Ann Marie Flynn: Westport’s Own Olympian

When Ann Marie Flynn was an Olympic high jumper, she received the same perks as every other American athlete. A uniform. Housing. And a spending allowance: $2 a day.

Sure, that was the Melbourne games — back in 1956. But still…

Ann Marie — a longtime Westporter who, among other things, is a former Representative Town Meeting (RTM) member — is no longer a high jumper.

Ann Marie Flynn, throwing the hammer.

No, she’s not too old. She’s only 73.

She’s just moved on to other things.

Like discus and shot put. And hammer throwing. Just one year into that new sport last year, she ranked 4th in the nation. Okay, in her age group. But still…

Ann Marie was just 18 when she represented the US at the Melbourne Olympics. A year earlier, competing for New York’s German-American Athletic Club, she’d won the national AAU championship.

Facilities for female athletes back then were almost non-existent. She trained in Brooklyn — squeezing workouts around schoolwork, plus a 5-day-a-week, 3-hour-a-day job. She competed on weekends.

But Ann Marie qualified for the Olympics. The US held strictly to the IOC’s amateur standards. Other countries (Russia, East Germany, ahem) did not.

Ann Marie did not win a medal in Melbourne (She did earn a gold the following year, at the Pan American Games). Still, the Olympic Games were a defining moment in her life.

She realized the importance of friendships forged through international competition. She also made life-long friends on the US team.

In 2006, the squad held a reunion in Indianapolis. “We walked in like we’d seen each other yesterday,” Ann Marie says. “That’s the kind of camaraderie that comes from the games.”

She’s following the 2012 London Olympics avidly. “There are so many changes,” she says. For athletes, coaches and television viewers, she says, “It’s like leaving the dark ages, and coming into the light.”

But one thing hasn’t changed. “The spirit of the games still prevails,” Ann Marie says. “I saw it when everyone walked in for the opening ceremonies, and I know they’ll all feel it when they walk out. Everyone there will have memories they’ll never forget.

“Just like I do.”

Yesterday, as part of the Westport Library’s ongoing airing of the London Olympics, Ann Marie Flynn stopped by to watch — and answer questions. (Photo/Marcia Logan)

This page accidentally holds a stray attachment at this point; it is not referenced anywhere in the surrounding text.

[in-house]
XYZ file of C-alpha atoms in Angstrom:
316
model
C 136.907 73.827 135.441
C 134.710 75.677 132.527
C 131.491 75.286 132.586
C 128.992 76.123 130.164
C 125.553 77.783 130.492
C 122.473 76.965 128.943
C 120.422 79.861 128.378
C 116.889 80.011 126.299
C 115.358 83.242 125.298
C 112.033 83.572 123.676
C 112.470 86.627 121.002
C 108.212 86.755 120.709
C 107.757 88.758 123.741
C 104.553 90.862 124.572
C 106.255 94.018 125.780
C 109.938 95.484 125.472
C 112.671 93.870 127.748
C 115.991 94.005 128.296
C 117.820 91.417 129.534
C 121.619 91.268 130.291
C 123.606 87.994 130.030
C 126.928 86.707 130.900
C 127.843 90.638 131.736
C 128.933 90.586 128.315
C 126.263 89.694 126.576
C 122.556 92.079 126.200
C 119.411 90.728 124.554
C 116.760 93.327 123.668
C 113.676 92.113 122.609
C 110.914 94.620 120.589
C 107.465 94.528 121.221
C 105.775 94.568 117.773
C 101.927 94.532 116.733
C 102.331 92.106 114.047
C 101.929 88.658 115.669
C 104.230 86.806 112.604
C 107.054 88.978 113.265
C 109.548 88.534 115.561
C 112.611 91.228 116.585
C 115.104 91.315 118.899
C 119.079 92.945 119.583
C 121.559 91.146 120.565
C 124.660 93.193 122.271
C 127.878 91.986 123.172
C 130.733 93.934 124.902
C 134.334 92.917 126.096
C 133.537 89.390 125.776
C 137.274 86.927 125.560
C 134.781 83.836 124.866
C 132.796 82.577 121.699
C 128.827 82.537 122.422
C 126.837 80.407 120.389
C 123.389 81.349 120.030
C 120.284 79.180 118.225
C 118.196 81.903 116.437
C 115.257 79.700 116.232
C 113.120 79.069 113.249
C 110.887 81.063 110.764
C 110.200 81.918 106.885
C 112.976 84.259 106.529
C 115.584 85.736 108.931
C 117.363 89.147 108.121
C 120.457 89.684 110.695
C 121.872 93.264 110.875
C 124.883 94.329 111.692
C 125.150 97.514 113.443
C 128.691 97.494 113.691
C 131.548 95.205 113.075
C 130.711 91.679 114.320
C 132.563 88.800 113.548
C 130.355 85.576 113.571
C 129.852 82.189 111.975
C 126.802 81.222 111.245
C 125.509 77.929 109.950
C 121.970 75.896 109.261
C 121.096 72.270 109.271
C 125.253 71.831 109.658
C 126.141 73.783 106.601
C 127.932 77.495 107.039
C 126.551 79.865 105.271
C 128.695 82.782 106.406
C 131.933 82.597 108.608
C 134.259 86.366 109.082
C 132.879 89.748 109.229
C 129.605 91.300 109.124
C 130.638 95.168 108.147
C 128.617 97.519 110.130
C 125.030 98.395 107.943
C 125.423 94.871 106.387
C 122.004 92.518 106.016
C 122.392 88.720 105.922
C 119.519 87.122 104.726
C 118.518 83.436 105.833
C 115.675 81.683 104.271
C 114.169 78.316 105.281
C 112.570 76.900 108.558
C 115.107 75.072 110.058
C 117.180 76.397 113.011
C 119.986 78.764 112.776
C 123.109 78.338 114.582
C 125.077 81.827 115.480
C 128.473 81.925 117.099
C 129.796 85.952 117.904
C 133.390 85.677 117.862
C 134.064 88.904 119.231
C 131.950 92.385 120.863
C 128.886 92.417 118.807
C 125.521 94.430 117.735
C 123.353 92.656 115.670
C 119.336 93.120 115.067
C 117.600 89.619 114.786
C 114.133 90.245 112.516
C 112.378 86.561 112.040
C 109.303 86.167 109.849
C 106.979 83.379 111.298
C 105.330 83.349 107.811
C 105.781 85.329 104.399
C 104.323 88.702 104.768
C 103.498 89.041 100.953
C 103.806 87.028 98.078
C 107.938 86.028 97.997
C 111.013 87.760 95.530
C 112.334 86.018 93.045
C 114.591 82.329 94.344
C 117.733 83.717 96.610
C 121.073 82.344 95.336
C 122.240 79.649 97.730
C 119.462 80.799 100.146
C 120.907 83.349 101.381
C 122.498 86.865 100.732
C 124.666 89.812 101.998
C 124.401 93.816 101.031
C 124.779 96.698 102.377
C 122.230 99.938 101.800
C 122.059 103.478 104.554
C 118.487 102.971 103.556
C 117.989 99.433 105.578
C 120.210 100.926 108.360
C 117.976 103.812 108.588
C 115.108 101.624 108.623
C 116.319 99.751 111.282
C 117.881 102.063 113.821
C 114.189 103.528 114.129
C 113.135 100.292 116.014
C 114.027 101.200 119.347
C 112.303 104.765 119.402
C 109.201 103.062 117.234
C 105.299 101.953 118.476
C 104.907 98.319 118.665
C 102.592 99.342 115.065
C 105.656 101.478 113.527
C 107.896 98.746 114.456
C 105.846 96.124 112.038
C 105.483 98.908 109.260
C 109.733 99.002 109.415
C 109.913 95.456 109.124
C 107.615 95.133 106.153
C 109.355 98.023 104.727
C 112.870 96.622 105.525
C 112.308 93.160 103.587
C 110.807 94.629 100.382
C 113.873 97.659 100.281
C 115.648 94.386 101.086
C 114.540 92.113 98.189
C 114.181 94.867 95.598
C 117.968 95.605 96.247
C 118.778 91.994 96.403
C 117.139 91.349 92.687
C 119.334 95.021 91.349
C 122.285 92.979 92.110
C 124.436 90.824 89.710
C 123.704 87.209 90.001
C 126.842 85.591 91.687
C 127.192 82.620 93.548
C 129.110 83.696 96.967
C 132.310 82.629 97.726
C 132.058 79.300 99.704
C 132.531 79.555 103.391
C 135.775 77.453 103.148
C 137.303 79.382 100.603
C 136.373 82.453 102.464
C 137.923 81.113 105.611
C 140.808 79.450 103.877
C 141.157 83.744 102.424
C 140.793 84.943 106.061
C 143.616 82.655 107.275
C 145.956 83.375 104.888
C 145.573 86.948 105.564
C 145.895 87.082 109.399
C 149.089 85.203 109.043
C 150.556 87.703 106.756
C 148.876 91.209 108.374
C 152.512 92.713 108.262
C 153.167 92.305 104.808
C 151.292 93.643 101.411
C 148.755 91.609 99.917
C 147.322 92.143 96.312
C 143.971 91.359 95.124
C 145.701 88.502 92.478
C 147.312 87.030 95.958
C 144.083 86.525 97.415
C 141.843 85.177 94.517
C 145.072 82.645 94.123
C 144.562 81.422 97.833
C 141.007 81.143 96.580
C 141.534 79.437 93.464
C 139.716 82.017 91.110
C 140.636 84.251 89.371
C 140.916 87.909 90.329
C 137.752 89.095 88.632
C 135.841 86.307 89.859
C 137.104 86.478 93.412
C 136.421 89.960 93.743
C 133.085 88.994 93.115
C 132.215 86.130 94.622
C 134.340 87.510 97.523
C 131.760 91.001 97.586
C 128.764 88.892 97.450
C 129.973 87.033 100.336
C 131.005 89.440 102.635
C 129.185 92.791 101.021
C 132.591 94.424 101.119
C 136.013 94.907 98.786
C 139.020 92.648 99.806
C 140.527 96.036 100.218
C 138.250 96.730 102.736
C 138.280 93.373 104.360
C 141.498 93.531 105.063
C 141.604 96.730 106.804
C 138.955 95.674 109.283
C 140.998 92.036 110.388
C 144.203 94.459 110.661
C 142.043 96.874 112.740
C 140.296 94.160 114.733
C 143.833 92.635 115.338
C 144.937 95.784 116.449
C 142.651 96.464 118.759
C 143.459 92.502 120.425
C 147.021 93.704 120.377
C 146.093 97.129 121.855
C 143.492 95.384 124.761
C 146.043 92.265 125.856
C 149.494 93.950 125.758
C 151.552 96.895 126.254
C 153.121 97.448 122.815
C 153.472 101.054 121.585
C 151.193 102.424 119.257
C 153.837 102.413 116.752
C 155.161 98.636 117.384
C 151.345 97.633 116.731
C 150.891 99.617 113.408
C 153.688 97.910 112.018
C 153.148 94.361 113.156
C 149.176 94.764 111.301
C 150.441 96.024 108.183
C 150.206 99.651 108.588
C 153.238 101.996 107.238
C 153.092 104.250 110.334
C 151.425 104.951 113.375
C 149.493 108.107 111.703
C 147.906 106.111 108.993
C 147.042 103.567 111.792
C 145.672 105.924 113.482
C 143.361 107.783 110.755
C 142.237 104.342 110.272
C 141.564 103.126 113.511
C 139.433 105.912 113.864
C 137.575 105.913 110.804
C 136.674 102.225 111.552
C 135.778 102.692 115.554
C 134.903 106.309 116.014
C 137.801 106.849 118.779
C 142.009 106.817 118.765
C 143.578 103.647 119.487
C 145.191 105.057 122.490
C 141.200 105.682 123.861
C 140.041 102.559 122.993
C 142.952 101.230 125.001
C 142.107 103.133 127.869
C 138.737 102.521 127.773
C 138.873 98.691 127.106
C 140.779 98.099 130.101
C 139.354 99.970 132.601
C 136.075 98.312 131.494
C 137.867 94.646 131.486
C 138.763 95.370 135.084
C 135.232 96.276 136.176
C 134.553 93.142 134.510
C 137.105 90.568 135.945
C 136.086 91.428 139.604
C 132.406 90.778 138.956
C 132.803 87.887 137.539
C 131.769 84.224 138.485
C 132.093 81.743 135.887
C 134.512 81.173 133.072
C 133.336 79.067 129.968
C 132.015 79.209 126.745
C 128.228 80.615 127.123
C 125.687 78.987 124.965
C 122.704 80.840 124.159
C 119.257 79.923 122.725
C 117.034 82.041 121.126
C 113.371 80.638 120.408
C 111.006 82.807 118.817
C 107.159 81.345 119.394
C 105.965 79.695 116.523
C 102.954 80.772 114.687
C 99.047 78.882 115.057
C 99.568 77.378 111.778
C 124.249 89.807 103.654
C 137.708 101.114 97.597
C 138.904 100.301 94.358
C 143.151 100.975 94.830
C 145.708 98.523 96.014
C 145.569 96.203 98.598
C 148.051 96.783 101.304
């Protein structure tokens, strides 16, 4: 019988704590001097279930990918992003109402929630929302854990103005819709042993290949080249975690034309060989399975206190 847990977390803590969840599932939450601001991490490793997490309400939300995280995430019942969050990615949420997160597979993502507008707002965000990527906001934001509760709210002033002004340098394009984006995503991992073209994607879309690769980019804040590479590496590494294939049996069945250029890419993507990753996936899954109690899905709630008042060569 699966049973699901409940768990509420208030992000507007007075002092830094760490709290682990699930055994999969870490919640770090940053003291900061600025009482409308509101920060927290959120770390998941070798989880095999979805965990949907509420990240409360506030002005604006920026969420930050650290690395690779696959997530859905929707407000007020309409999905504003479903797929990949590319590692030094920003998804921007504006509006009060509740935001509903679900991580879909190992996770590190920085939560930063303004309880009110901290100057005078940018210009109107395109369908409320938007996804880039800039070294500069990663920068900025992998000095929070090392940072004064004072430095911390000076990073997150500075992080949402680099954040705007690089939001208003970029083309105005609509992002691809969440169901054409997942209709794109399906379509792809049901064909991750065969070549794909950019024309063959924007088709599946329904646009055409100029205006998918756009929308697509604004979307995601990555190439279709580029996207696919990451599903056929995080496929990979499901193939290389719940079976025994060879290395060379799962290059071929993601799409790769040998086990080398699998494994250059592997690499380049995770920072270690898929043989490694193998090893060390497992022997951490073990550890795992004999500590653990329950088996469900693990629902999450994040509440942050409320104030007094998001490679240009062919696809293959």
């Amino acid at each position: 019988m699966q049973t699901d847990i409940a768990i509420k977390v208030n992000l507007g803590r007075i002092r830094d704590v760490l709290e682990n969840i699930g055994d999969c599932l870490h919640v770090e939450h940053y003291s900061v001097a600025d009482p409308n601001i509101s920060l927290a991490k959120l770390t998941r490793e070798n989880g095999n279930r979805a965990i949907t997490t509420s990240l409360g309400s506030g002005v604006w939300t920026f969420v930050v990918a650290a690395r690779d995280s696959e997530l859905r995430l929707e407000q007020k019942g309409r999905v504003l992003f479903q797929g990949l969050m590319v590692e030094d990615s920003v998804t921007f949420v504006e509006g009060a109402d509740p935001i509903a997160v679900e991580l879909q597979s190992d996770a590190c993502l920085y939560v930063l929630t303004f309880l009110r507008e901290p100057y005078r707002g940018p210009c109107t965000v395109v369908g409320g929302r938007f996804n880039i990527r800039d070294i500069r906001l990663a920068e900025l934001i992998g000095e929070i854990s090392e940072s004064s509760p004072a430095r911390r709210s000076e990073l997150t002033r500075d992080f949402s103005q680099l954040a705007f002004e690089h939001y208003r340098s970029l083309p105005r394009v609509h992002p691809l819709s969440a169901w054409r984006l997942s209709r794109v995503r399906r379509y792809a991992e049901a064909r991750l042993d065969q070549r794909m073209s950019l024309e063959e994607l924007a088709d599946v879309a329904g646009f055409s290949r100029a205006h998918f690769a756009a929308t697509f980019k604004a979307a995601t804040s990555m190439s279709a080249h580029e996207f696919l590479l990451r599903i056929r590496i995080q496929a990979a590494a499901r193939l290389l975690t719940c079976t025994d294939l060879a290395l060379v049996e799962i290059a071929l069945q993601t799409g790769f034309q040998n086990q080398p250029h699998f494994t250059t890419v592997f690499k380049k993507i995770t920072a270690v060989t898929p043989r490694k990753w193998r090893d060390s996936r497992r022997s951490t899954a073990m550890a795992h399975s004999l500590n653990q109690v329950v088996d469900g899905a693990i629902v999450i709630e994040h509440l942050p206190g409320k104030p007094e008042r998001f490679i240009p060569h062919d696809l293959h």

8 responses to “Ann Marie Flynn: Westport’s Own Olympian

  1. I don’t know which is more impressive: the fact that Ann Marie was a national champion and was on the Olympic team in the 1950s or that she is competing at the national level in different track & field events today at the age of 73. Great stuff.

  2. Wendy Crowther

    I first met Anne Marie when I was working at the Westport YMCA as its Adult Fitness & Health Director during the 1980s and 90s. One of my Y duties/interests was teaching the game of squash. Anne Marie came in several days a week to work out in one form or another – still fit and still competitive. Among her many sports talents, she was also a darn good squash player – if I’m remembering correctly, she had a USA ranking in her age group.

  3. Great piece on Anne Marie, Dan. Westport has other Olympic connections worth mentioning. Billy Steinkraus, brother of Ruth, was a five-time Olympian beginning in ’52 and as captain of the US Equestrian Team won a gold in ’68 aboard Snowbound, his famed jumper. Joe Folino, longtime Staples hockey and golf coach, was a member of the US hockey team in the ’36 Berlin Olympics. Carolyn Hacker, a member of the ’64 US Olympic team as a gymnast moved from CA to Westport in ’65 to live with an aunt and train in New Haven. She was US all-around champion in ’67 and is a member of the US gymnastics HOF. Dr. Beinfield and Dr. Hughes, remembered fondly by all 1960s Staples athetes, were team doctors for the ’64 Olympic team.

  4. Anne Marie in addition to all these fine and exciting acomplishments & jobs she has done is also an active member and contributor to The League of Women Voters of Westport.

  5. ANN!! Get a little Olympic Tatoo!!

    • hell, maybe I’ll get an Olympic tatoo.. maybe it will assure better treatment in any future nursing home … many years from now. πŸ™‚